What he couldn’t do, however, was write songs. After saving the day on tour (and bringing loads of young women to the shows to catch a glimpse of his remarkable visage), it was time to take the untested front man to George Martin’s AIR Studios in Montserrat. This proved to be Gillen’s first time in any kind of proper recording facility, and he was wildly out of his element.
The only reason The Eternal Idol turned out to be one of the better late-Sabbath efforts is because bassist and songwriter Bob Daisley was brought in while Dave Spitz flew home to deal with some personal business (reportedly an affair his girlfriend was having with Kiss drummer Eric Carr). Daisley wrote more of Ozzy’s lyrics and music during the ‘80s than Ozzy did. His sensibilities helped keep The Eternal Idol sessions on track. He also helped turn Gillen’s rough outlines of ideas—like “The Shining”— into a clever and memorable parody of the Kubrick film.
By now, Gillen’s record was checkered by his ego, his sexy soirees, his inability to show up on time, and his lack of ability to write his own lyrics. To top this off, his diction (or lack thereof) came to light in the studio. Dynamite as his vocals were, he was nearly impossible to understand. The engineers worked with him on every passage in order to come up with workable renditions.
Gillen must have seen the writing on the wall, because he bailed on Sabbath before The Eternal Idol was even finished. Guitarist John Sykes had just been dismissed from Whitesnake and was putting together a band called Blue Murder. Sykes led Gillen on for a few months before ultimately deciding to handle vocal duties himself.
AUDIO: Black Sabbath The Eternal Idol Ray Gillen Mix
Thankfully, we have the rather rare 2010 Deluxe Edition of The Eternal Idol. The bonus disc is the sole document of Ray Gillen’s studio work with Sabbath. Though it’s not a complete final mix of the album, every song is accounted for on a reference tape that members of the band had. If the mix were a bit better, it would be the definitive version of the album to most who hear it. Unfortunately, being a reference tape, it sounds a bit soft, not hitting as hard as the official version, on which Gillen’s parts were copied as closely as possible by Tony Martin. The one bit Martin simply couldn’t recreate was Gillen’s maniacal laugh in the aforementioned “Nightmare.”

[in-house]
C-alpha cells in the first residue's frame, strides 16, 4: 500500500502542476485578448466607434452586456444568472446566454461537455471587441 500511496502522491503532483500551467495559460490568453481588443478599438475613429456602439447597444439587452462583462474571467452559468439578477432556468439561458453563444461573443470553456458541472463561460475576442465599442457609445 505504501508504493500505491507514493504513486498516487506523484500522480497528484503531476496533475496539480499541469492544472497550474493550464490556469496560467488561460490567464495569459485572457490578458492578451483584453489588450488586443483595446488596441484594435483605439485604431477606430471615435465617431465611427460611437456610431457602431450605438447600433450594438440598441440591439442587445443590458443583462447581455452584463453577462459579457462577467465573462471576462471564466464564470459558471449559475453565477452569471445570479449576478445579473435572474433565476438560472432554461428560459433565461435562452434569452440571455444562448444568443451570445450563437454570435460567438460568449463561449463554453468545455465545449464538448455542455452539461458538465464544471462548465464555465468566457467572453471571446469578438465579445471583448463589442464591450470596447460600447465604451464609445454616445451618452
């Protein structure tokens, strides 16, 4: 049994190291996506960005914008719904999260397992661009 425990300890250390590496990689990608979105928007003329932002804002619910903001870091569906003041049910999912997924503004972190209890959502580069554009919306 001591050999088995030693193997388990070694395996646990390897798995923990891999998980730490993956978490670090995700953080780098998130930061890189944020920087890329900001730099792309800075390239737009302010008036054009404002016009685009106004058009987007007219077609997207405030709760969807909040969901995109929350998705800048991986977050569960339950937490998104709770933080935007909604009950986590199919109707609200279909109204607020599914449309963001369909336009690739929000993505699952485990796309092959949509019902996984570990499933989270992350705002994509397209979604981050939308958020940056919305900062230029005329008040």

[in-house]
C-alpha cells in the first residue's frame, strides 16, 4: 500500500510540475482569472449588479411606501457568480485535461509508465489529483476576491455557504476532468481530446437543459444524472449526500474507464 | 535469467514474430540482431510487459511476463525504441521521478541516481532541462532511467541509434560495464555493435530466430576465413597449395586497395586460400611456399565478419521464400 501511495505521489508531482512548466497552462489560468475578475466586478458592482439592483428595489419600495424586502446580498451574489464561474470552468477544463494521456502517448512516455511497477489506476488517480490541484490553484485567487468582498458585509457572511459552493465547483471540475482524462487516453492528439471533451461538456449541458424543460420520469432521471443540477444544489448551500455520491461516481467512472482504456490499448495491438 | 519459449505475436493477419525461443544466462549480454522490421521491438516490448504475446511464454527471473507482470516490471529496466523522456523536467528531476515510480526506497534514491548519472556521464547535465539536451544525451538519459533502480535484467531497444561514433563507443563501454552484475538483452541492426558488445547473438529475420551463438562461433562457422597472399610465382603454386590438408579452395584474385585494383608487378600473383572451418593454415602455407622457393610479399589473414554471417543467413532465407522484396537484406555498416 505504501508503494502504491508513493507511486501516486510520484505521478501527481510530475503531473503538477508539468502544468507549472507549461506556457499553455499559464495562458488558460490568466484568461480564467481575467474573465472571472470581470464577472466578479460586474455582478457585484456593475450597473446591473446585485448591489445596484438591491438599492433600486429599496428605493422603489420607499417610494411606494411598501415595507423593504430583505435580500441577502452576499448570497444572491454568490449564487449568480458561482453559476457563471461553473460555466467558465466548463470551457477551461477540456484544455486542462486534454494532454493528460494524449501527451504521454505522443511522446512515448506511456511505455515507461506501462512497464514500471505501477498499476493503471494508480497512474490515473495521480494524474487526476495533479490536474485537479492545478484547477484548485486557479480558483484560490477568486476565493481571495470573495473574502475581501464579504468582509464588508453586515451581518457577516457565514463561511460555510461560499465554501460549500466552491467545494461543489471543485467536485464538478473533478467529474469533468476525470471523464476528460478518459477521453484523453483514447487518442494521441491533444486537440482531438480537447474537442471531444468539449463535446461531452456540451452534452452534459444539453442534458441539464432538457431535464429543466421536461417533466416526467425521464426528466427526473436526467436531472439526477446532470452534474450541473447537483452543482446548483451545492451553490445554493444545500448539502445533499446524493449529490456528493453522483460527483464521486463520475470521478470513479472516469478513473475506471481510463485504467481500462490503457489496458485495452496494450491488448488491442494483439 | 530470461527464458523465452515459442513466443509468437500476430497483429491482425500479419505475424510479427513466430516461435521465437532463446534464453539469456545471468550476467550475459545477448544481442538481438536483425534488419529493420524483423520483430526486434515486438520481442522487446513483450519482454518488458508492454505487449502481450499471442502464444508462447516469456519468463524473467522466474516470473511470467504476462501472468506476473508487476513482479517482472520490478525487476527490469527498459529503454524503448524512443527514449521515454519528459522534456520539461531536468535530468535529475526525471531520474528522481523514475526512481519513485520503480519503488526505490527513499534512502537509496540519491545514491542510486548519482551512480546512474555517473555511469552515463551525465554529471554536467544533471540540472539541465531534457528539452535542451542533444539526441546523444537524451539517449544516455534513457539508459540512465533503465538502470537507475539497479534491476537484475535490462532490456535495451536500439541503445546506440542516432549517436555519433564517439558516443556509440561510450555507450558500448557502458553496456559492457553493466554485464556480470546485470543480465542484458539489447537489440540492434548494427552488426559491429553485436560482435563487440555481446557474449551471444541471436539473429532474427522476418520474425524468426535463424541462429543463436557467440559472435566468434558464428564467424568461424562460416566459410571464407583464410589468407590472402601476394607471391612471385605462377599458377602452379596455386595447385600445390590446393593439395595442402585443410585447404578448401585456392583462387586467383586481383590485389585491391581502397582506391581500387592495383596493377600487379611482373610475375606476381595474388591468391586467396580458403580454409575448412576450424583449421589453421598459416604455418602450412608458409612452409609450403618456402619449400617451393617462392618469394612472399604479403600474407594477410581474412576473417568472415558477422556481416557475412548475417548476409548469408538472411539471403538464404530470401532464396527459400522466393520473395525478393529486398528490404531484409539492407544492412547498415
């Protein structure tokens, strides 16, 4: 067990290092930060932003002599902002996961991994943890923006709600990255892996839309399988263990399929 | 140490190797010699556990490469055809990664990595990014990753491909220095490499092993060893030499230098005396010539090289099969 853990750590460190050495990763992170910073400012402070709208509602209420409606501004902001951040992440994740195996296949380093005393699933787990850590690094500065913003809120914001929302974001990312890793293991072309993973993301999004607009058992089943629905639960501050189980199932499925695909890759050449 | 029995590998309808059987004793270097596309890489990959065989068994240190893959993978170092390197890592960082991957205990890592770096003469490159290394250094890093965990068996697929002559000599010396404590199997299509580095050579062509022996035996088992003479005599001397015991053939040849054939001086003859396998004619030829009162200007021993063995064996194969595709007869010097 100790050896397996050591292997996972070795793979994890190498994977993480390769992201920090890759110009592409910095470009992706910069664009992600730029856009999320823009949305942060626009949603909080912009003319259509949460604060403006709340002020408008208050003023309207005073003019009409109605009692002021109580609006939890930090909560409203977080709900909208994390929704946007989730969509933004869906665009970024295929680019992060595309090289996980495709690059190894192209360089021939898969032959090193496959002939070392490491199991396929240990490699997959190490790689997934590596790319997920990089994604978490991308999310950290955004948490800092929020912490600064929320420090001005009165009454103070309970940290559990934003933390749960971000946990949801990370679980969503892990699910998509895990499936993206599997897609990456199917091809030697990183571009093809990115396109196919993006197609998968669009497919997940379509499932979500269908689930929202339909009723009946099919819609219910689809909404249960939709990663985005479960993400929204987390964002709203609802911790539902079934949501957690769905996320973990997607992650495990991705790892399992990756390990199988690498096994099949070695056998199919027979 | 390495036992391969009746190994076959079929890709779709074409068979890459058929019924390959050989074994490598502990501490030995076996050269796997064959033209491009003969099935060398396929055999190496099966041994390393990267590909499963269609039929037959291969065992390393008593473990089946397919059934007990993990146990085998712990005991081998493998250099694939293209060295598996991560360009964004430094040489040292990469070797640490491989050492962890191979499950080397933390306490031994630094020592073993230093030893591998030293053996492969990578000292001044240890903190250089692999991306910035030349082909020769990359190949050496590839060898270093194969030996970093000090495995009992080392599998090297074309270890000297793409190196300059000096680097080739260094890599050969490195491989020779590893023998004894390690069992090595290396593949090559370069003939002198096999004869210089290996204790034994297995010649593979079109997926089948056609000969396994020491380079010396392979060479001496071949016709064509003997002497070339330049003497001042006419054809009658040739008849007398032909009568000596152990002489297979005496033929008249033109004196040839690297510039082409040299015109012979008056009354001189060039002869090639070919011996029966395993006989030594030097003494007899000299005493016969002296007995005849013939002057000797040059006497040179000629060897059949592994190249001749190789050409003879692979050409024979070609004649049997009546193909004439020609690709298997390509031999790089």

No shade on Martin, of course. He just did what he was hired to do. And to his credit, he was a ‘yes man’ who showed up, never canceled a gig, and was a reliable bandmate who wrote his own parts. Still, the glimpse we get of what could have been, based on the Hammersmith concert, and the Eternal Idol reference tape can send shivers up your spine. What if Black Sabbath had leaned into the late ‘80s and early ‘90s with a vocalist like Ray Gillen, who could stand comfortably next to other immortal voices like Chris Cornell?
Gillen did get his moment in the sun. He skipped from the Blue Murder debacle into a collaboration with former Ozzy guitarist Jake E Lee. Together with Eric Singer on drums, they formed Badlands, and released a self-titled album on Atlantic Records that enjoyed MTV airplay. After some further lineup tinkering, Badlands released a second album, Voodoo Highway. But by now, Gillen was looking thin and unhealthy.
Ray Gillen died of AIDS-related complications in 1993, at the age of 32. Considering the release date of Eternal Idol was Nov 23, 1987, and Gillen’s death was on Dec 1, 1993, this seems as good a week as any to celebrate the work of this incredible talent, whose light burned so brightly, for such a short time.
*included for context